The 3Doodler is recently developed a hand-held pen which extrudes hot plastic, allowing for a kind of freehand 3D printing which doesn’t even require a computer. Like several of the 3D printer development companies, the developers of the 3Doodler have launched their project on Kickstarter, an online crowd-funding resource tool. With 19 days to go, they have exceeded their $30,000 goal by $2,029,169. 22,072 people have contributed $75 or more to the project guaranteeing them their very own 3Doodler and bags of plastic. The ABS plastic that comes with the toy is described

on their website as “classed under recycling number 7”, which is the category of most difficult to recycle and most likely to contain toxins of any plastics class. They offer biodegradable PLA plastic for “the most ardently eco-friendly 3Doodlers”. Their explanation of the safety of the ABS they use is not convincing. It will be a great shame if enthusiasts like these manage to dominate the public’s imagination and the marketplace, as the 3Doodler clearly has with its exciting success story.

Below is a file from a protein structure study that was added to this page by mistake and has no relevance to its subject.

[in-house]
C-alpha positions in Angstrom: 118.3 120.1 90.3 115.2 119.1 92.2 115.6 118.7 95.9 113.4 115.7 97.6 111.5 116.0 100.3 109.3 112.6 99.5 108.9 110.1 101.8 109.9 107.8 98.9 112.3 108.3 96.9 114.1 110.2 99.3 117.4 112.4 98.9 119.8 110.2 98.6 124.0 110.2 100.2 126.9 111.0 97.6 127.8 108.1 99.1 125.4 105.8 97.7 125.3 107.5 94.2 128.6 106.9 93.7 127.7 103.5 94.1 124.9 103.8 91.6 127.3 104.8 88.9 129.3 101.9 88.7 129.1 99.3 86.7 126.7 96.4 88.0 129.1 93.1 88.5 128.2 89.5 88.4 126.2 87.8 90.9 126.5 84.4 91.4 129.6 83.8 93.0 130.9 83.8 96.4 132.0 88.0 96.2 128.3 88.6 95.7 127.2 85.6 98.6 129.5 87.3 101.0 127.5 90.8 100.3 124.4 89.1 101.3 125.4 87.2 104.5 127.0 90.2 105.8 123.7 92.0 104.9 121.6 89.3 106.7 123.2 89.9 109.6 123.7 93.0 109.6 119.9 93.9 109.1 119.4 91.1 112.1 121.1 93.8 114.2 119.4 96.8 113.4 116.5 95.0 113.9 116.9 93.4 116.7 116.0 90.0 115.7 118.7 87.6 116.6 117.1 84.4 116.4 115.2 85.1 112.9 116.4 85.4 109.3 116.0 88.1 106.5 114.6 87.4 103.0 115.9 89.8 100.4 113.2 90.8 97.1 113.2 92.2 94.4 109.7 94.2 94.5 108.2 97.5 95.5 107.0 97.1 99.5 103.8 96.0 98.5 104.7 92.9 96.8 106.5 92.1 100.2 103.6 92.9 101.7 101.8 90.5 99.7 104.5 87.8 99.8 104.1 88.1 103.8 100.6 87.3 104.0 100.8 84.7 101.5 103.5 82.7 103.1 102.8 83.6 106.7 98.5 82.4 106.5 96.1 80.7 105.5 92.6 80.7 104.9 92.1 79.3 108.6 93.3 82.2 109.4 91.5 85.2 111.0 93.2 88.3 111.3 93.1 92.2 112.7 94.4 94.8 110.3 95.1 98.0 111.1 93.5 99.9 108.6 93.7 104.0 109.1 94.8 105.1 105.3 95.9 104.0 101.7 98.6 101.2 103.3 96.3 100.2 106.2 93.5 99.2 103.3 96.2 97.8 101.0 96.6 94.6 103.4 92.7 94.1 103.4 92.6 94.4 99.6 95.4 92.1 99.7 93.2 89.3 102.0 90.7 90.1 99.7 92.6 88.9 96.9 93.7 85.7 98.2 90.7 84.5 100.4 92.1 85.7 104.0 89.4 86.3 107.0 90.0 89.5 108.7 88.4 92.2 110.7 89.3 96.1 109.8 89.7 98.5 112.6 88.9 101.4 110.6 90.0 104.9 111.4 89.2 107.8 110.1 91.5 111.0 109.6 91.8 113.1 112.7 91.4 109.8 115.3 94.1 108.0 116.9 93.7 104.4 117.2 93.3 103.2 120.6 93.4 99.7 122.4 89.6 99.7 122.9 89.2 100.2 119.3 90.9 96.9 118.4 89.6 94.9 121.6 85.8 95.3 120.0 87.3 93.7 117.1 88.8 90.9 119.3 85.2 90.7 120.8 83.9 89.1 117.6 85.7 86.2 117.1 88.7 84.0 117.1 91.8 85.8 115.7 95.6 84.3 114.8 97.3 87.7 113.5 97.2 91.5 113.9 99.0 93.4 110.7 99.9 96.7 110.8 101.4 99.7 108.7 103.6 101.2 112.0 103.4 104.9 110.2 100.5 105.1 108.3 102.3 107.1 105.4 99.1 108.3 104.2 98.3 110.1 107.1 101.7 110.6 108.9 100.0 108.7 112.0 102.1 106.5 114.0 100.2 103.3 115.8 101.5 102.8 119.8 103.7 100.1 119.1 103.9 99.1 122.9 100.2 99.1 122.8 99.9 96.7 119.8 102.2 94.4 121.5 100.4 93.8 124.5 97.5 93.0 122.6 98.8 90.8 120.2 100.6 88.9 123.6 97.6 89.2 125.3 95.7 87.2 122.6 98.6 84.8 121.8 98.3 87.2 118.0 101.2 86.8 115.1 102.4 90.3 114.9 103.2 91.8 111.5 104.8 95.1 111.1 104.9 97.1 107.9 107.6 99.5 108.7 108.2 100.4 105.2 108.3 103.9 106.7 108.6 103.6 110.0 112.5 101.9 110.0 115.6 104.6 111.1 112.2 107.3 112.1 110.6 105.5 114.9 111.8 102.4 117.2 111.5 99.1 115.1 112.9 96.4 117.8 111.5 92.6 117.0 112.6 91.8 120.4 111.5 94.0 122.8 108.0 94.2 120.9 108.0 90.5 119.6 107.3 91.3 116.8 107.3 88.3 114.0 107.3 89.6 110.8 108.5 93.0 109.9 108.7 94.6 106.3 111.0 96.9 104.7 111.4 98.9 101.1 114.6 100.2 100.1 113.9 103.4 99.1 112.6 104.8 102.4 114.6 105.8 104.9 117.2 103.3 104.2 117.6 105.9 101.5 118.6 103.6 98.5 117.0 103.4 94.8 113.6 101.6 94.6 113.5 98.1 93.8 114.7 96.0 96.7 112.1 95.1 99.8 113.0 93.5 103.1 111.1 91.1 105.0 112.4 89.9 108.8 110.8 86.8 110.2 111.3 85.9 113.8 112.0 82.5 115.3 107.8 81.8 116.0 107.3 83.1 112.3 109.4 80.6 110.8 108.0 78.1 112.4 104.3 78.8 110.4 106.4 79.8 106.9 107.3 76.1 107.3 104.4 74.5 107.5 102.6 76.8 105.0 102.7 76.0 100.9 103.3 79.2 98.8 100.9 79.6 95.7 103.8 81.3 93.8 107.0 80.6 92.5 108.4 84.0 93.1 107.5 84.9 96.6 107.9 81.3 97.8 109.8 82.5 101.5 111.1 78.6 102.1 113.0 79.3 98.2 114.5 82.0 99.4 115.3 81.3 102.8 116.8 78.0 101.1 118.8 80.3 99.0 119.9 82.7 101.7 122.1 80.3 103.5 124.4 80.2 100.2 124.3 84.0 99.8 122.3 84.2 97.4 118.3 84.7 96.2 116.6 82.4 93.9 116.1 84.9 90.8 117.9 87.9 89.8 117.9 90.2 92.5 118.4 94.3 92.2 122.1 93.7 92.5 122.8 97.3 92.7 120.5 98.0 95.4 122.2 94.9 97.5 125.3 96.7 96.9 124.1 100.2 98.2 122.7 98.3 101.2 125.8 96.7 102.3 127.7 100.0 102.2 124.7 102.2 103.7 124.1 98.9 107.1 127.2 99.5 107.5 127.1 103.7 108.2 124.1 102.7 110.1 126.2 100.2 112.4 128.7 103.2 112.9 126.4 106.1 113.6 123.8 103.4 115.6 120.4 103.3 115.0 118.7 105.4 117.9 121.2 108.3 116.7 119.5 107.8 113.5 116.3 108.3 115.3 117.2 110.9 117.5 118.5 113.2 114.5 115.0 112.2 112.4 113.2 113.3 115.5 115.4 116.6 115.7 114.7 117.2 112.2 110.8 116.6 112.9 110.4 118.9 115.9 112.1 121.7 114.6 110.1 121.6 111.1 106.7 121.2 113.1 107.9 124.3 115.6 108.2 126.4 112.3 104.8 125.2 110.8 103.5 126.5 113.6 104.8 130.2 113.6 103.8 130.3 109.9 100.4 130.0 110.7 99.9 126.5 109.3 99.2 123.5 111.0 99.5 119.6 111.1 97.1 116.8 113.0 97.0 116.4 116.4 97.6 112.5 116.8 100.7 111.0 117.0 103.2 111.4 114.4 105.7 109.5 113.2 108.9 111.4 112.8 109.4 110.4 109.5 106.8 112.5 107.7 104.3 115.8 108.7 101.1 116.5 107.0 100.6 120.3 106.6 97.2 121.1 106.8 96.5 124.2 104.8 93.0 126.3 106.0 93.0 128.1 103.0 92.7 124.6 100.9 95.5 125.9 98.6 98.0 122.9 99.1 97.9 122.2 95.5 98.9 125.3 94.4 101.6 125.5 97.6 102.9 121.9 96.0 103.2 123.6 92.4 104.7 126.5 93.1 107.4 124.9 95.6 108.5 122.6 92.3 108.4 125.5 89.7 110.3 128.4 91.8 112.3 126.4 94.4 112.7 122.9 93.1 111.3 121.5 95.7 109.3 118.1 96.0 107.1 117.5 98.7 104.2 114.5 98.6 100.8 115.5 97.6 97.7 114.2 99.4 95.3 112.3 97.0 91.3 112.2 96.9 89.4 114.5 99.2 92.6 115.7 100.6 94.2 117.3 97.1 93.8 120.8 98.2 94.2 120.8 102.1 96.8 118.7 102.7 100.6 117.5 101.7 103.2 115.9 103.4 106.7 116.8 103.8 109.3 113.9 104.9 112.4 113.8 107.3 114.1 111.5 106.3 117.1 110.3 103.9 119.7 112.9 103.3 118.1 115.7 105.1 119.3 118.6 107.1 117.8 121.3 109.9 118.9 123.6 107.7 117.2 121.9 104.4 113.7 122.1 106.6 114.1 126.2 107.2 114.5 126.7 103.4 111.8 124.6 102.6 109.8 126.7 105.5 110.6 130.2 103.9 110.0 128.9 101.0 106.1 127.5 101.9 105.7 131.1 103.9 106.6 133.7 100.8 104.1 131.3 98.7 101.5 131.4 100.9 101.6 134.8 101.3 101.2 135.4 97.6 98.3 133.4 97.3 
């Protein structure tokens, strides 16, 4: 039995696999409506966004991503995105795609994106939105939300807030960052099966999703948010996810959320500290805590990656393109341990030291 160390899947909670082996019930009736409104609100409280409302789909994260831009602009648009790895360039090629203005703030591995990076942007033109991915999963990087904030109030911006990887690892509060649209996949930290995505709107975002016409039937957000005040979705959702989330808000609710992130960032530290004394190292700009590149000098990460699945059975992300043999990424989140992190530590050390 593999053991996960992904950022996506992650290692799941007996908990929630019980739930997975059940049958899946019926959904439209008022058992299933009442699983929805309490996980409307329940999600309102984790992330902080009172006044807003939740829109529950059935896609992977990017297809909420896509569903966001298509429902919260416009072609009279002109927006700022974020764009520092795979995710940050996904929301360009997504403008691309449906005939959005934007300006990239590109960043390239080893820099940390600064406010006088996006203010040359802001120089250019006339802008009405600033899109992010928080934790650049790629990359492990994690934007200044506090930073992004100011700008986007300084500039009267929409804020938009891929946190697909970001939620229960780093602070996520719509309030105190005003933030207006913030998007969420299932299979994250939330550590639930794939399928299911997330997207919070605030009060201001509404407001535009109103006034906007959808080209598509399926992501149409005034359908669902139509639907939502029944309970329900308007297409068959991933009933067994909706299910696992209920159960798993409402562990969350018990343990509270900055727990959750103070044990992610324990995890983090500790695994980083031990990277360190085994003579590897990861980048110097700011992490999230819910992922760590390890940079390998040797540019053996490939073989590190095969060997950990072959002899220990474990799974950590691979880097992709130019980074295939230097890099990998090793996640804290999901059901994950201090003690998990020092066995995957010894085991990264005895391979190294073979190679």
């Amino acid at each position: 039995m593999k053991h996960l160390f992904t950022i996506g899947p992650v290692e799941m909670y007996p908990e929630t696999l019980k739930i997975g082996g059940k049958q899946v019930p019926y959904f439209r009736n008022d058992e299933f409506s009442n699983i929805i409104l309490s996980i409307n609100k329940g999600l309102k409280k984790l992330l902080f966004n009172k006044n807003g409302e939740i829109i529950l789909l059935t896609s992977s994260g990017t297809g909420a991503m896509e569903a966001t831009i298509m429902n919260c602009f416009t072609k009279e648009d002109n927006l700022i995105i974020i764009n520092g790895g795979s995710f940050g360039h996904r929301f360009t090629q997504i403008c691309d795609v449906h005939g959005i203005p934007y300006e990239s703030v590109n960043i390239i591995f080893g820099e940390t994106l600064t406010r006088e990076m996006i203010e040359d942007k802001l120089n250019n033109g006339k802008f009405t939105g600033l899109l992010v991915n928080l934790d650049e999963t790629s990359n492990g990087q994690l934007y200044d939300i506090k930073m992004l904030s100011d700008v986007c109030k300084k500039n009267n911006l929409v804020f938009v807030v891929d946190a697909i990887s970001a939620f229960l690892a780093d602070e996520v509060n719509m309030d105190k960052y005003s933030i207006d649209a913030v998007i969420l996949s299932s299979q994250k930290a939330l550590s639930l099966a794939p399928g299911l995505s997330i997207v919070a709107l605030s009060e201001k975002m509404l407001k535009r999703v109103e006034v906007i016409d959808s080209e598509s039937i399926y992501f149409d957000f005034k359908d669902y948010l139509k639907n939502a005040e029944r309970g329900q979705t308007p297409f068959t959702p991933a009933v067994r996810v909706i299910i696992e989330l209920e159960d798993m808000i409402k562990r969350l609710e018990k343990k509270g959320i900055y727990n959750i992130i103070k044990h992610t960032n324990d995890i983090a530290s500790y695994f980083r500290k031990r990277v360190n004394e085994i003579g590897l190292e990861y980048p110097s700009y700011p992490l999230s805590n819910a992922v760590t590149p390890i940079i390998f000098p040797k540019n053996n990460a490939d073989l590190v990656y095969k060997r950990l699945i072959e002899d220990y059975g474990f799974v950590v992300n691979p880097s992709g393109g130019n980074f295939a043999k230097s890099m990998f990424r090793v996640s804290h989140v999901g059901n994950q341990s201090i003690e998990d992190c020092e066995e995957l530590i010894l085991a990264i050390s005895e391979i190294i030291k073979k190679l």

Another development in the rapid history of 3D printing adoption has been the desire of some to share designs for producing weapons with the machines. Cory Wilson, a law student in Texas  has started a fundraising group called Defense Distributed, in an attempt to raise money to develop a fully printable weapon capable of firing a round, and release the code to anyone who wants it. This project makes my stomach turn because although people have been making handguns at home forever out of any material they can find; making guns for personal use is not usually illegal. The project has already developed and successfully tested a 3D printed plastic magazine for the terrifying and popular AR-15 assault rifle capable of carrying 30 bullets, in defiance of legislation banning magazines with a capacity larger than 7. A U.S. Congressman plans to table a bill to ban any guns undetectable to conventional scanners, in fear of the possibility of a completely plastic firearm, although such a weapon would be very difficult to design and build.